It will help make a more conscious choice if you hold off on immediate decision-making. We should make it a habit to take at least a one-day break before buying everyday items. We will be surprised how an urge to buy something will weaken or even disappear the next day. The pause is even more significant if the desire arises when we are enthusiastic or depressed. In such cases, we have to pull ourselves together; postpone fulfilling our desires until we can soberly and calmly assess the situation and analyze whether we truly need an object of our choice.
- Make use of ascetic practices.
We pull ourselves together and set a milestone: no purchases for a month. We do not buy extra things during the mentioned period, even if it is tempting. The intended goals have to be achievable. If we like shopping a lot and tend to constantly and impulsively buy things, we should not promptly put ourselves on an extended no shopping spree. It is essential to follow a principle of “noted-done”. It is better to start with smaller goals that are easier to achieve. Because every fulfilled promise, no matter how small it is, brings us closer to reaching the set goals. Even a prominent vow if unfinished is an absolute failure and a waste of our precious time.
- Make use of the decision-making Algorithm.
Open Yoga School has a wonderful tool, the decision-making Algorithm. It is a step-by-step analysis executed before making one decision or another. This analysis helps us make an effective decision in an ambiguous situation, and relying on the mind reduces excessive emotionality in the decision-making process. The result should be either acceptance or rejection of the selected decision. The Algorithm is the following:
- We are mindful that inherently we are absolutely free, and we can accept or reject any decision.
- We are mindful that we have a Duty. The concept of Duty for each person is very individual and implies our personal direct and indirect obligations to this situation. We check that our choice will not result in a violation of our Duty.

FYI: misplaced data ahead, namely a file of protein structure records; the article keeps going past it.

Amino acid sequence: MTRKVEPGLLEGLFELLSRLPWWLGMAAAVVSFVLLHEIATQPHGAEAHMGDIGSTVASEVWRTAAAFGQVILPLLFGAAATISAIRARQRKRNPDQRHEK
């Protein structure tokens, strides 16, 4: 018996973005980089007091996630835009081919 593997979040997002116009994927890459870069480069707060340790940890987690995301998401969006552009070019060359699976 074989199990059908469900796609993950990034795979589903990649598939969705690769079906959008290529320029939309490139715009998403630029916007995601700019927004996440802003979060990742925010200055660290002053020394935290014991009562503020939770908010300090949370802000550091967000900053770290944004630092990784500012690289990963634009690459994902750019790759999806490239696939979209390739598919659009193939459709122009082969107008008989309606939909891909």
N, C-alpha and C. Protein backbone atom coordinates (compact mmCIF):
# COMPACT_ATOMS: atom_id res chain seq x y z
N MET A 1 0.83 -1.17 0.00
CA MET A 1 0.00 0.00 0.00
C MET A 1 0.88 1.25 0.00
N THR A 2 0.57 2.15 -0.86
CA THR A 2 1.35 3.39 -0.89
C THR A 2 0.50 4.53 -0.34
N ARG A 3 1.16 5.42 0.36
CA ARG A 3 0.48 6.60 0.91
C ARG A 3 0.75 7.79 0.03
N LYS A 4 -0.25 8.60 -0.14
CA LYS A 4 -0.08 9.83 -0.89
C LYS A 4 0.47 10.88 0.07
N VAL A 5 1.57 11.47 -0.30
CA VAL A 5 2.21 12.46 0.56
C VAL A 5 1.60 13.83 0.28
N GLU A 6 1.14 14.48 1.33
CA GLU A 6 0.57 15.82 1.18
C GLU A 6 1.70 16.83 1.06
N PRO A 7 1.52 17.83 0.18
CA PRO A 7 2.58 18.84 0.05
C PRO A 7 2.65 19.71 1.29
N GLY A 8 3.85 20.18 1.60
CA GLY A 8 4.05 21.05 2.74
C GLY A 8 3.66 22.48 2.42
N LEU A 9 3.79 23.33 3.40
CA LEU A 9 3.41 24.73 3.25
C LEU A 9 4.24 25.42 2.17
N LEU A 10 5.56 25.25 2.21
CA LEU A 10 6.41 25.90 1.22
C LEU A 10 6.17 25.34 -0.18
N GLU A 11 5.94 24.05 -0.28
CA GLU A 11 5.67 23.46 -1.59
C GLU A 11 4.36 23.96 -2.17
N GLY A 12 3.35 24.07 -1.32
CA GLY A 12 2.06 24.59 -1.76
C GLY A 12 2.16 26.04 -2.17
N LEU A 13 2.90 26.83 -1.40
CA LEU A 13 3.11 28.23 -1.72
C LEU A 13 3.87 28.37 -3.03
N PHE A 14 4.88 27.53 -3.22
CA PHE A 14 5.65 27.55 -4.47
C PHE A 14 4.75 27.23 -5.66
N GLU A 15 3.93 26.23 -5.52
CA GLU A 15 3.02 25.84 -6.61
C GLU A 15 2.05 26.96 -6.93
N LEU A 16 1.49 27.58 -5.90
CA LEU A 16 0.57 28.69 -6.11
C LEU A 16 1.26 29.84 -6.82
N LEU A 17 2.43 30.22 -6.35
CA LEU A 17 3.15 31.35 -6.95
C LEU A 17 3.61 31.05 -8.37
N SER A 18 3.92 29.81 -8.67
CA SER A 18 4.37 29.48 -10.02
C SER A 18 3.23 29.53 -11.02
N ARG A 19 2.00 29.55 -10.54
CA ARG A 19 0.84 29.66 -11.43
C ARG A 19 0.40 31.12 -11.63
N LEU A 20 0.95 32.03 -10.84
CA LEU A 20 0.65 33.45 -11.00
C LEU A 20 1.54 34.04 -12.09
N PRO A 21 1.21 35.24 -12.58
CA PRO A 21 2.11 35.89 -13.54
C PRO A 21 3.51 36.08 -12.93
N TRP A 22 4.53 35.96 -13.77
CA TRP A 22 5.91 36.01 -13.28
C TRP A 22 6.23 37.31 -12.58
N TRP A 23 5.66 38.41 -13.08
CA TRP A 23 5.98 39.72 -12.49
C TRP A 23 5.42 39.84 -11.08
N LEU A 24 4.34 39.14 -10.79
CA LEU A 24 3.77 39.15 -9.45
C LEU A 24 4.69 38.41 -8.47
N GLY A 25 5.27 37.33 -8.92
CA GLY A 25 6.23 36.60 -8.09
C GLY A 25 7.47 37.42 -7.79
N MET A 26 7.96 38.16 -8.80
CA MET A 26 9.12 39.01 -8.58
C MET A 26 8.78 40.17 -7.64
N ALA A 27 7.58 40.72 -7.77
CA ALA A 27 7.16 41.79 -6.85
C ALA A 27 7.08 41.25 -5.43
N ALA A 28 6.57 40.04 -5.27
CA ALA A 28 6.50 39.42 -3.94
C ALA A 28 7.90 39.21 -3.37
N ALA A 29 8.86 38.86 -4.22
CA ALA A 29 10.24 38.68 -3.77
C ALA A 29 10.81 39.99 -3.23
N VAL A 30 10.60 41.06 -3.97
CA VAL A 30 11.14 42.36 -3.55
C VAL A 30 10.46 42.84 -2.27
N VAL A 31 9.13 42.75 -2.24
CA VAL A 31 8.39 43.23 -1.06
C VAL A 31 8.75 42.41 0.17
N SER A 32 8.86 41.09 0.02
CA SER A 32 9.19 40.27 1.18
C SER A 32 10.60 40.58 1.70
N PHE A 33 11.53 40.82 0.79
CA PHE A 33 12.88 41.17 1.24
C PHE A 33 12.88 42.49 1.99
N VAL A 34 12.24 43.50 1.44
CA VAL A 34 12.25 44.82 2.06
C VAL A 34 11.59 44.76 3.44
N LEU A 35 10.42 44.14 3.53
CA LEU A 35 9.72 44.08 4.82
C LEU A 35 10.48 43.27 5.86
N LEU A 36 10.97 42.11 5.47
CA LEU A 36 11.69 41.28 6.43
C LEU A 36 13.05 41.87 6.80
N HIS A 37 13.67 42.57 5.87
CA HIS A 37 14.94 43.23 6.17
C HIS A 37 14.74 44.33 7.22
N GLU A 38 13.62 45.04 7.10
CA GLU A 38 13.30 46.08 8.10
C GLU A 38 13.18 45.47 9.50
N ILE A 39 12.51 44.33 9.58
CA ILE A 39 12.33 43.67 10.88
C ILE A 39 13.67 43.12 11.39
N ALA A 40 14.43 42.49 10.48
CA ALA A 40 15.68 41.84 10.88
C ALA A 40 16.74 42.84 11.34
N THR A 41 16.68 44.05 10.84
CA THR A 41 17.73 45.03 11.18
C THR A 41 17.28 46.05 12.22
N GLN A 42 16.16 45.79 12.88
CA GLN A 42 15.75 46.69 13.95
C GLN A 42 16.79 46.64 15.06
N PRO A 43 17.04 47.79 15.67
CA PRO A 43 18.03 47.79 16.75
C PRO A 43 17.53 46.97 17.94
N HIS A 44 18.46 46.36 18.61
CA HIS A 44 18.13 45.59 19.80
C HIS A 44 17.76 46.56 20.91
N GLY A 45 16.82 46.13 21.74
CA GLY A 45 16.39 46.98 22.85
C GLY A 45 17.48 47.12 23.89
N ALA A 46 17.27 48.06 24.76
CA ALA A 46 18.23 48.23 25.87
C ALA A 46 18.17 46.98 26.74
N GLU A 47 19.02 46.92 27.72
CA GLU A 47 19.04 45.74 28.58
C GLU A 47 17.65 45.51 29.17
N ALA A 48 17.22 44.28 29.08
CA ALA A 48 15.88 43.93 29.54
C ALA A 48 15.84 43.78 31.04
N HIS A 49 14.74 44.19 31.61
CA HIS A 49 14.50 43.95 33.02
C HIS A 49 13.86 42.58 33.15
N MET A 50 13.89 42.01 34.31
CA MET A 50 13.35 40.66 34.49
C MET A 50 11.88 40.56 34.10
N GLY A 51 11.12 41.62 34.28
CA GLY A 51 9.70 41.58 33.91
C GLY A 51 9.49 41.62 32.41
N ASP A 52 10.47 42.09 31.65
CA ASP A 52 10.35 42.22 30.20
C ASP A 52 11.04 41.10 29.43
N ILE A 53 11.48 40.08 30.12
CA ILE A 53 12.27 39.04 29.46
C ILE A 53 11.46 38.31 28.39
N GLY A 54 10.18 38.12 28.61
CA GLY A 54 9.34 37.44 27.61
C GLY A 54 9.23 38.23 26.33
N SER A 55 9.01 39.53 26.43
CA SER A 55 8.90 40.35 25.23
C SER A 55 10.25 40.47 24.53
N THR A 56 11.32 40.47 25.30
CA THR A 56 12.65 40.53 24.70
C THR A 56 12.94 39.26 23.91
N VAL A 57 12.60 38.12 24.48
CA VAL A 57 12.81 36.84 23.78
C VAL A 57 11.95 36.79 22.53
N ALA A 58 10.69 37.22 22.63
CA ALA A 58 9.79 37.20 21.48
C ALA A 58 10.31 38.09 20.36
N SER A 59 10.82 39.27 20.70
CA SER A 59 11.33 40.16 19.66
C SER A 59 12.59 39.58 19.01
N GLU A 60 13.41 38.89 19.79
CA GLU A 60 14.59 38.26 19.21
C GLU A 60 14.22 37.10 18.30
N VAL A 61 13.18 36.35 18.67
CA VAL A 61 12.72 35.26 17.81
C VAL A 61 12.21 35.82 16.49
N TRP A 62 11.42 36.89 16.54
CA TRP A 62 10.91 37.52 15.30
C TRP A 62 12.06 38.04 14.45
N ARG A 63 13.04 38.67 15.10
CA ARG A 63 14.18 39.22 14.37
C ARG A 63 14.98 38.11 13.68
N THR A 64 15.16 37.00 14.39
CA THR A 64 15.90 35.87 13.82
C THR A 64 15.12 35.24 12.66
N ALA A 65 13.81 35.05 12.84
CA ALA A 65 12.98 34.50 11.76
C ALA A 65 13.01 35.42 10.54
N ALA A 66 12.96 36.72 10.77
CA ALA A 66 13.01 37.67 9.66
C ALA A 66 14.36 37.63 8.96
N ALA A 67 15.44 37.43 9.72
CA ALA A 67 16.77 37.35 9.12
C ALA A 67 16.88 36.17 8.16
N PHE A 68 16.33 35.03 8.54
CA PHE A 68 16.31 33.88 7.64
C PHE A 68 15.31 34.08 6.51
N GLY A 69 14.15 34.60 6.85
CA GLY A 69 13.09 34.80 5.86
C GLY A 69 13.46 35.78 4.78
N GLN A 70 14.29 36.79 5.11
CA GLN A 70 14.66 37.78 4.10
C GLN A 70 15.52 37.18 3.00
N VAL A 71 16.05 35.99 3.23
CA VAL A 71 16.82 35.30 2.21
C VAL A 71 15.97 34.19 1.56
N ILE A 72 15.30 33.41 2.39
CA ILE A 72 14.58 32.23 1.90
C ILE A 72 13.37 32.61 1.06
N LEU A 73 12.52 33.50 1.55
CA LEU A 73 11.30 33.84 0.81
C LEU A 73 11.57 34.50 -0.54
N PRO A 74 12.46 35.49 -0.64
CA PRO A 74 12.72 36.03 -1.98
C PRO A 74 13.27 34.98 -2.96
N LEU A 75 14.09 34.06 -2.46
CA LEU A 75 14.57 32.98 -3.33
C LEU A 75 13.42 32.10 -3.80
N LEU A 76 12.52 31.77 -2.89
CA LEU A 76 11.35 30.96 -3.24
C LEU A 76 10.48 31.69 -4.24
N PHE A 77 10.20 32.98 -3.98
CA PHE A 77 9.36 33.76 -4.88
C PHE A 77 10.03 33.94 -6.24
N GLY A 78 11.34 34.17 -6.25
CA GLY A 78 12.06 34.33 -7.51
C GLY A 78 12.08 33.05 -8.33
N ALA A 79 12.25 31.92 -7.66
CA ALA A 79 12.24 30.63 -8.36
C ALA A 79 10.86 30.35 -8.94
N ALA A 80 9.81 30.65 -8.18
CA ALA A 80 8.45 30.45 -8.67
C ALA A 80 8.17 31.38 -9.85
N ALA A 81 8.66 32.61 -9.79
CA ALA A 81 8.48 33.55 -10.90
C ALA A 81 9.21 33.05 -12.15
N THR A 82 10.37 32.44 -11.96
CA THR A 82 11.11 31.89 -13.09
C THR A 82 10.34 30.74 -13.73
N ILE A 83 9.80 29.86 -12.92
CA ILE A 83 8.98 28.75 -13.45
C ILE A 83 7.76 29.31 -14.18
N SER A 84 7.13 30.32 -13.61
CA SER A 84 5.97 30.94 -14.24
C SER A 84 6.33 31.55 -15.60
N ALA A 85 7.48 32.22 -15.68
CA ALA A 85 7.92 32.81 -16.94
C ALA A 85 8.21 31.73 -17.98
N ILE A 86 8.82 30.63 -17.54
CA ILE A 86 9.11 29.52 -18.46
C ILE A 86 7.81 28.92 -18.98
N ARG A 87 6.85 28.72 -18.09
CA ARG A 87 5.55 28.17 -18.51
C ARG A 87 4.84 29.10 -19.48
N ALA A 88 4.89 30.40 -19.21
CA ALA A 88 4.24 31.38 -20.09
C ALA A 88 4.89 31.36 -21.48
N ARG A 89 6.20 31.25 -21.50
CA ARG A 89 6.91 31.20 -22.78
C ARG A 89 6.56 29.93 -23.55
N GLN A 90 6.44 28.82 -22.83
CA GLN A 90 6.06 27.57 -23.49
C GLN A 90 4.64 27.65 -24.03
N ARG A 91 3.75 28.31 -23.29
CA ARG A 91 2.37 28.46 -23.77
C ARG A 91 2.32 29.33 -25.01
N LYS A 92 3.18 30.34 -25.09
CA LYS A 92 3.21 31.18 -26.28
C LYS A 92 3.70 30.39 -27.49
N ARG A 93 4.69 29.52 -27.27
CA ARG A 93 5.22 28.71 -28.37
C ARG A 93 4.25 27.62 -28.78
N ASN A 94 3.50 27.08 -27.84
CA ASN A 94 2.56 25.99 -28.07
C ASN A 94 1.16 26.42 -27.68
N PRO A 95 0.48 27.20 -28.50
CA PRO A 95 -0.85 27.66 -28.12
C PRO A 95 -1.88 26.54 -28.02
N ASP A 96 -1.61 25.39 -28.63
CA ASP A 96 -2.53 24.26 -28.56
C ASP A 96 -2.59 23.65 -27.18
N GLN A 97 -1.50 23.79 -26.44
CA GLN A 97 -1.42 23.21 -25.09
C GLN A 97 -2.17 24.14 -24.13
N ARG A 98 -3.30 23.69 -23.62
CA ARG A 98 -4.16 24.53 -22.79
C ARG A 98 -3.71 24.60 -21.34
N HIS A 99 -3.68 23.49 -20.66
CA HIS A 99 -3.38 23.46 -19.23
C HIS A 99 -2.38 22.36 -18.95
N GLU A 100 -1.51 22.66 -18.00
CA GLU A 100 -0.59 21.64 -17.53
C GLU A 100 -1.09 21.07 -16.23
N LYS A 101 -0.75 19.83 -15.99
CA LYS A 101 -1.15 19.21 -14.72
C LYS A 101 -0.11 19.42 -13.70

- Does our choice conform to the First Principle of Yoga, the principle of Kindness? It states: “We should do all it takes not to harm a single living being unless it is an absolute necessity. If it is not possible, we have to act as our Duty tells us.”
- Does our choice conform to the Second Principle of Yoga, the principle of Logic? It calls us “not to waste our energy and not get involved in activities that lead us away from achieving set goals.”
- If we accept the Third Principle of Yoga, we will need to check our decision whether it complies with it too. It states: “We try to help all living beings overcome suffering if they express their will to accept our help and if it is in our power to help them. At the same time, we get rid of suffering within ourselves.”
- If we still cannot decide, we ask for advice from someone who has authority in the field in question. If it is reasonable in this situation, we can appeal to the majority’s opinion as a last resort.
- We are again mindful that we are absolutely free and have the freedom to accept any decision or reject it.
Many factors in our lives can limit our freedom and impose unnecessary desires, depriving us of strength for what really matters. Suppose we filter incoming information, are honest with ourselves in the decision-making process, apply asceticism if necessary, and use the decision-making Algorithm. In that case, we will be able to make a conscious decision and gain even more freedom.
Be at liberty of your choice!
Editor: Evgenia Agni, Volyevskaya Julia, Eva Rati, Olga Belous, Mirra
Translator: Ekaterina Spiridonova, Sasha Svarodzic
Project curator: Kerigona